3. Richard Schmid and Nancy Guzik were and are eternal lovers. Twim flames. When I took a workshop from Nancy a few years back, she absolutely glowed when speaking of her husband. He passed away this year and I can’t imagine her sorrow.

    As for the goal of swimming faster and faster (or any other sport), there comes a time when it’s over. Not so with the painter. Sara, your dear father was still painting, I am certain, as he took his last breath.

  4. Joseph K Murray on

    Hi Sara ! I am in agreement with other comments . Your musing and wisdom shined brilliantly in the truth of your comments . I was a avid follower of your Father and have become a avid follower of your artistic thoughts as well . As your Dad would say –EMTD .” ENTHUSIASM MAKES THE DIFFERENCE ” . I posted that in my studio and often look at it and remember the wisdom of that simple comment . You definitely share genetic makeup from Robert ! Thank God for that ! We need guidance as artists ! Enjoy Today !

  5. I remember the moment when I found joy in realizing that it is not about completing a painting but about the process of discovery as I work on a painting. I also discovered that if I worked hard at learning when I was in art school I could feel my own success in the process….. now I can continue to learn and discover and create on my own …. And I mostly love the process of expanding and capturing my own creative ideas.

  6. Alix Bohlmeyer on

    Dear Sara,
    I am so grateful for your company. It is a relief to not have to defend my love of process; of what if. I do it, I put it in the drawer and sometimes I look through the drawer and laugh at having forgotten doing that one. My eternal question is “how can I get down what I see” I so love the process that is totally consuming and joyful.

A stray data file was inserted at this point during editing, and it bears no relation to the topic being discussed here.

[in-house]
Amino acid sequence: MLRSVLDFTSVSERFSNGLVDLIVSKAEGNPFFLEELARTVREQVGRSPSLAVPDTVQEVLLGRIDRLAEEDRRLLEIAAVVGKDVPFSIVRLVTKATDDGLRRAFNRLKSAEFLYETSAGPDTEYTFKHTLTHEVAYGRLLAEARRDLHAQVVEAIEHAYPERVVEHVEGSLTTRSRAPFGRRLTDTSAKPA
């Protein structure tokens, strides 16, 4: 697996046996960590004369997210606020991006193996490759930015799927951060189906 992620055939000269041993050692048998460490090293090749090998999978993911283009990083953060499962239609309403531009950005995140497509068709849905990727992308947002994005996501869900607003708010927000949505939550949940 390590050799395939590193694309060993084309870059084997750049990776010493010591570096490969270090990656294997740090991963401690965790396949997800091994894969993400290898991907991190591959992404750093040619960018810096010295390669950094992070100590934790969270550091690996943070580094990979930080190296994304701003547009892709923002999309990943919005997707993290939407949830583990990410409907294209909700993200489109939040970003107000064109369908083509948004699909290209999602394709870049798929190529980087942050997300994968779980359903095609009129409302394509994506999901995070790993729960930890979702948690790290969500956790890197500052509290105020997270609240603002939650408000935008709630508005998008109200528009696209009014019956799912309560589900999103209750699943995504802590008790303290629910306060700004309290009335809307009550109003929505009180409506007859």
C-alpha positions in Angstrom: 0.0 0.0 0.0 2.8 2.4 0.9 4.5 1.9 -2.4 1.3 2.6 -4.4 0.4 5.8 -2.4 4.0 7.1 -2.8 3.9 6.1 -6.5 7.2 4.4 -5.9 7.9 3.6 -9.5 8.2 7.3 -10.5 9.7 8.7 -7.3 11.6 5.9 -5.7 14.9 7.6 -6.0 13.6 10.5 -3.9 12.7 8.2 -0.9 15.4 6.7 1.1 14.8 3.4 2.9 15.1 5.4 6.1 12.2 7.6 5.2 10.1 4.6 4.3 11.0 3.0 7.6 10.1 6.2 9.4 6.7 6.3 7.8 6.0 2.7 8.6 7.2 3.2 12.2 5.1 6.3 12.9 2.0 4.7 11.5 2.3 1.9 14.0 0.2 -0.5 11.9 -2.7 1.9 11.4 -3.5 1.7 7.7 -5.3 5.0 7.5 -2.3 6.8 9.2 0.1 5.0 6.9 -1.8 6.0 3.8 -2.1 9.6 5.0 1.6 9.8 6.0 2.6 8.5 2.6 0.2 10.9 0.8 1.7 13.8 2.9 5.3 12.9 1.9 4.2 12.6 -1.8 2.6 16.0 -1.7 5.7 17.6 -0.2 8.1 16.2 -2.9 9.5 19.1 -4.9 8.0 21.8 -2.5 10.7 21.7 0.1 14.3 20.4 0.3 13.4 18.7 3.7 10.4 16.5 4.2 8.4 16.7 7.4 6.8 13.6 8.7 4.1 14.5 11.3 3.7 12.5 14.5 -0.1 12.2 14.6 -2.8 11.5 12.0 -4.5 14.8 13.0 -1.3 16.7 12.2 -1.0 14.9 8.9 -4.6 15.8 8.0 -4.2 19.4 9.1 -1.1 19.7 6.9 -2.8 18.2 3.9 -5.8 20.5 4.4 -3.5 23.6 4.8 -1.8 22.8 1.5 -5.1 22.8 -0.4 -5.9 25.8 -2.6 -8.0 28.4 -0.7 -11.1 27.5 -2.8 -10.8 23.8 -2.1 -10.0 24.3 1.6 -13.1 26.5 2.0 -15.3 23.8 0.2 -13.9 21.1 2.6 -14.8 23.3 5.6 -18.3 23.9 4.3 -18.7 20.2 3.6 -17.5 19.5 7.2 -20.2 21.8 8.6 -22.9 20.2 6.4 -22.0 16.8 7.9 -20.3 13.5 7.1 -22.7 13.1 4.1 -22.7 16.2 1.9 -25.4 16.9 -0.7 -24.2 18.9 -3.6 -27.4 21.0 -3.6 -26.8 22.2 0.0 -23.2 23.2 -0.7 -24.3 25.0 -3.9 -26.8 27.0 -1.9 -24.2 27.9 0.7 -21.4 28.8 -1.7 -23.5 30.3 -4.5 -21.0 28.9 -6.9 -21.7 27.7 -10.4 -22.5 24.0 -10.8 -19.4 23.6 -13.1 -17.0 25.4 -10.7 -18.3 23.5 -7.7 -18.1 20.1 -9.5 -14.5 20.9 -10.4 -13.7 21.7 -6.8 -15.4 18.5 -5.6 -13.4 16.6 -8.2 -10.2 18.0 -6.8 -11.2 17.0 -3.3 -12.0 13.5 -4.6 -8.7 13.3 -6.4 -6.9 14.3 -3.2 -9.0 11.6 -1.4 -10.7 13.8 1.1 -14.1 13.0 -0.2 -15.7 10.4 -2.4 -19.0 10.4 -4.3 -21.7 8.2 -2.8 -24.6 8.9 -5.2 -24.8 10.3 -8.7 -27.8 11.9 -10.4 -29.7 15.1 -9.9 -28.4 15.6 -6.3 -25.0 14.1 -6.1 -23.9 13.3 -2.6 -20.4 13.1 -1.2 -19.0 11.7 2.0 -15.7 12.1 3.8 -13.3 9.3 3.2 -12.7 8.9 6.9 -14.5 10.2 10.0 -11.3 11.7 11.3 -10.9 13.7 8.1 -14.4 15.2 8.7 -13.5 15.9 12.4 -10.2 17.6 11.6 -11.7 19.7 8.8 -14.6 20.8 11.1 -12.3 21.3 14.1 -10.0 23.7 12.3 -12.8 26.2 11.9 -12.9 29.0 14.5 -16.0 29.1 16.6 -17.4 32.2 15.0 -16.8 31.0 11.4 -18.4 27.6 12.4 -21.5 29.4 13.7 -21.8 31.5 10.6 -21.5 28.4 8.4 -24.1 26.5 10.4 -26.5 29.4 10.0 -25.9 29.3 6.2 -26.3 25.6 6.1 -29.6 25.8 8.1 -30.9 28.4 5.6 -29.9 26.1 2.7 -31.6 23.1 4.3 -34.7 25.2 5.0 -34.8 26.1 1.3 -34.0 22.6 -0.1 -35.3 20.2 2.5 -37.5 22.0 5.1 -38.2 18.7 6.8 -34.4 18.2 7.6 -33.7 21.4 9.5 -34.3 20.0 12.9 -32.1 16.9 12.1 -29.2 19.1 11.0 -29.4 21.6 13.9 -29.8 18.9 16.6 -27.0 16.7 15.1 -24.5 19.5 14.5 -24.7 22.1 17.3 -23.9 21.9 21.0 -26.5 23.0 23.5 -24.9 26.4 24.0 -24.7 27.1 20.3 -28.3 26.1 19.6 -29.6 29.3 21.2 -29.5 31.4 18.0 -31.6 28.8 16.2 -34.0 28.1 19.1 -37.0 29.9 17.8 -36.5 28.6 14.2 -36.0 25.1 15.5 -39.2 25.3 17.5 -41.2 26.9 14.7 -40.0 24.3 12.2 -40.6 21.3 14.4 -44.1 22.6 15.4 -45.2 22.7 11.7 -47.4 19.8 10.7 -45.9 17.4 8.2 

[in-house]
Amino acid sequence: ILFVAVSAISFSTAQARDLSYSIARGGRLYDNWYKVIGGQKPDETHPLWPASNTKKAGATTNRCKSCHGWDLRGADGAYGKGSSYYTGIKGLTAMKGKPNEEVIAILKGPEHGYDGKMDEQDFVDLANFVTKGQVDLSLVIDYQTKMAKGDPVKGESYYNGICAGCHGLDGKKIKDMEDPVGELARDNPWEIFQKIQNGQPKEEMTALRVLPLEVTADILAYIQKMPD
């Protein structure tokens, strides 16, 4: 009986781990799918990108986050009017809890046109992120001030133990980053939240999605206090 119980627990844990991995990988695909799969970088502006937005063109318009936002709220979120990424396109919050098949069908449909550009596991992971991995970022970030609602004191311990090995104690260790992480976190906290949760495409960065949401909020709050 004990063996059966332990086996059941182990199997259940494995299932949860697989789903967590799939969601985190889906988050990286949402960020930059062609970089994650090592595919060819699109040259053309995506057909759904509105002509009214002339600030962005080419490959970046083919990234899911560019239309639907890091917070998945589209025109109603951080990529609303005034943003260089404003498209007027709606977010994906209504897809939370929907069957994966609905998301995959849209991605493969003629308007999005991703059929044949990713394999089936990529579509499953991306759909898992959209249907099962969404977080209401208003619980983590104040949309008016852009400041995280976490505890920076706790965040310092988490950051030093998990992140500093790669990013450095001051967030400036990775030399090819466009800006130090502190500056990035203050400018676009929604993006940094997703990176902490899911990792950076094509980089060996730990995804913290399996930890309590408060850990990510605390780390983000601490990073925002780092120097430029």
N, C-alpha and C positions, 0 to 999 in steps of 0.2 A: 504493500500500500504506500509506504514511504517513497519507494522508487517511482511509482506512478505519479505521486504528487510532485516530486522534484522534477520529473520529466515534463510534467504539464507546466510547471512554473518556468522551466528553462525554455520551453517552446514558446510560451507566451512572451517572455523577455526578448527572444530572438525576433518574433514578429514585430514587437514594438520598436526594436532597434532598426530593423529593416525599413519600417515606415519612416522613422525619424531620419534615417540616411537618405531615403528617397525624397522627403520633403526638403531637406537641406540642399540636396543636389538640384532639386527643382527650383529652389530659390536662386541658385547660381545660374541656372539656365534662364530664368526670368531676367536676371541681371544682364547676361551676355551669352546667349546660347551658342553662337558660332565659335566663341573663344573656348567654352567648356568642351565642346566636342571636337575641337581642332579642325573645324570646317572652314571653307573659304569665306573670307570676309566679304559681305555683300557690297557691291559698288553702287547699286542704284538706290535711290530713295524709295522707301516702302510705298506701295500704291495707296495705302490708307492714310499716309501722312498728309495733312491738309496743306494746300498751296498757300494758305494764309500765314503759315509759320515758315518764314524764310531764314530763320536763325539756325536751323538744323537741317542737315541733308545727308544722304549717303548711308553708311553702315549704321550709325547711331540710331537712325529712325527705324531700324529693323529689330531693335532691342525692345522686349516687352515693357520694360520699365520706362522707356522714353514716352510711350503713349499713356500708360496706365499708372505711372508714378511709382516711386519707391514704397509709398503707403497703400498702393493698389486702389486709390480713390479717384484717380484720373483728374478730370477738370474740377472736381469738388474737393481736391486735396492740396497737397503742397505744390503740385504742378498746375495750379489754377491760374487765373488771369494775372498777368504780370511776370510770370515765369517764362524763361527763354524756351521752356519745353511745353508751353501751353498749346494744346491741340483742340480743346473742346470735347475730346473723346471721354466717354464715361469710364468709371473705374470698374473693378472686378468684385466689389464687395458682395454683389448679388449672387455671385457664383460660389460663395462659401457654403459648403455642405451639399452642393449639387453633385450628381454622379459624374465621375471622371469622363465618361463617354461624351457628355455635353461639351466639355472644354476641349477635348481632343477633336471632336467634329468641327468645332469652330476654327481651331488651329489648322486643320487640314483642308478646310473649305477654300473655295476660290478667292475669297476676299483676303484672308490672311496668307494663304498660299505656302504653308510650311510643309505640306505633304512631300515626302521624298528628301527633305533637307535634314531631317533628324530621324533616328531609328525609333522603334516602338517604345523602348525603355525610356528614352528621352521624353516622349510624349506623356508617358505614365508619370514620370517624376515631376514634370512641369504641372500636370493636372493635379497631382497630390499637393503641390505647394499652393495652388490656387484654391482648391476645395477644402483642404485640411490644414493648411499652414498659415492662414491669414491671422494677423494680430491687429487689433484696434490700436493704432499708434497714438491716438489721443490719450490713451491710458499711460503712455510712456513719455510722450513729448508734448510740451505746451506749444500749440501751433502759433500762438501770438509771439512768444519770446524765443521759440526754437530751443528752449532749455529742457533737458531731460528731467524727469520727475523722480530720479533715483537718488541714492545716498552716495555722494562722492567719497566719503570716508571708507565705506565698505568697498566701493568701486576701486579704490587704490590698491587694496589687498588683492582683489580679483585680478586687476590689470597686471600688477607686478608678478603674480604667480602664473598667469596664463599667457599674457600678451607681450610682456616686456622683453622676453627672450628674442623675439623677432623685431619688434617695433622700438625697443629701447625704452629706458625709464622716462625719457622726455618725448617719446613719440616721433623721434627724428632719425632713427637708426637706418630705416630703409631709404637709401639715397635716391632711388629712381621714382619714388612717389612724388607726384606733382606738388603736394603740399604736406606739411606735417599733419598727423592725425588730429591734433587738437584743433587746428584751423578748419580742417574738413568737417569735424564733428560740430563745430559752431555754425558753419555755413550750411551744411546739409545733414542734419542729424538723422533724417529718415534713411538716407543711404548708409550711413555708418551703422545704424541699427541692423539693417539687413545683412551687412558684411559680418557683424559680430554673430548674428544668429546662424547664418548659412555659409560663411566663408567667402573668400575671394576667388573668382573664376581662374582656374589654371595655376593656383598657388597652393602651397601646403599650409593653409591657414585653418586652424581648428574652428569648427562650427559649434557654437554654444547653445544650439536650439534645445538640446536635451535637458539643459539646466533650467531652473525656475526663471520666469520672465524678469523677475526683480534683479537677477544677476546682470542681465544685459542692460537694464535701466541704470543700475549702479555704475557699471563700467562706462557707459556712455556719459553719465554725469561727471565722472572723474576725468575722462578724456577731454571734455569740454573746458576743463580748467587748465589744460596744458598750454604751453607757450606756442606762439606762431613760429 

Thank you.

  7. In order to be a “successful” artist, you need 4 things:
    1. talent : some innate aptitude
    2. training: learn the nitty gritty of composition, color, line, perspective, etc. Includes learning from teachers and mentors as well as looking at great art.
    3. inspiration: why are you painting? What do you love? What moves you to create?
    4. discipline: get in your studio and work, even when it is unbearably difficult.

    All successful painters have these 4 things. Financial success is an entirely different thing.

  8. Really thought provoking and right on the money. Thanks for your clear and ‘creative’ thinking Sara – it is inspiring.

  9. Pauline Conn on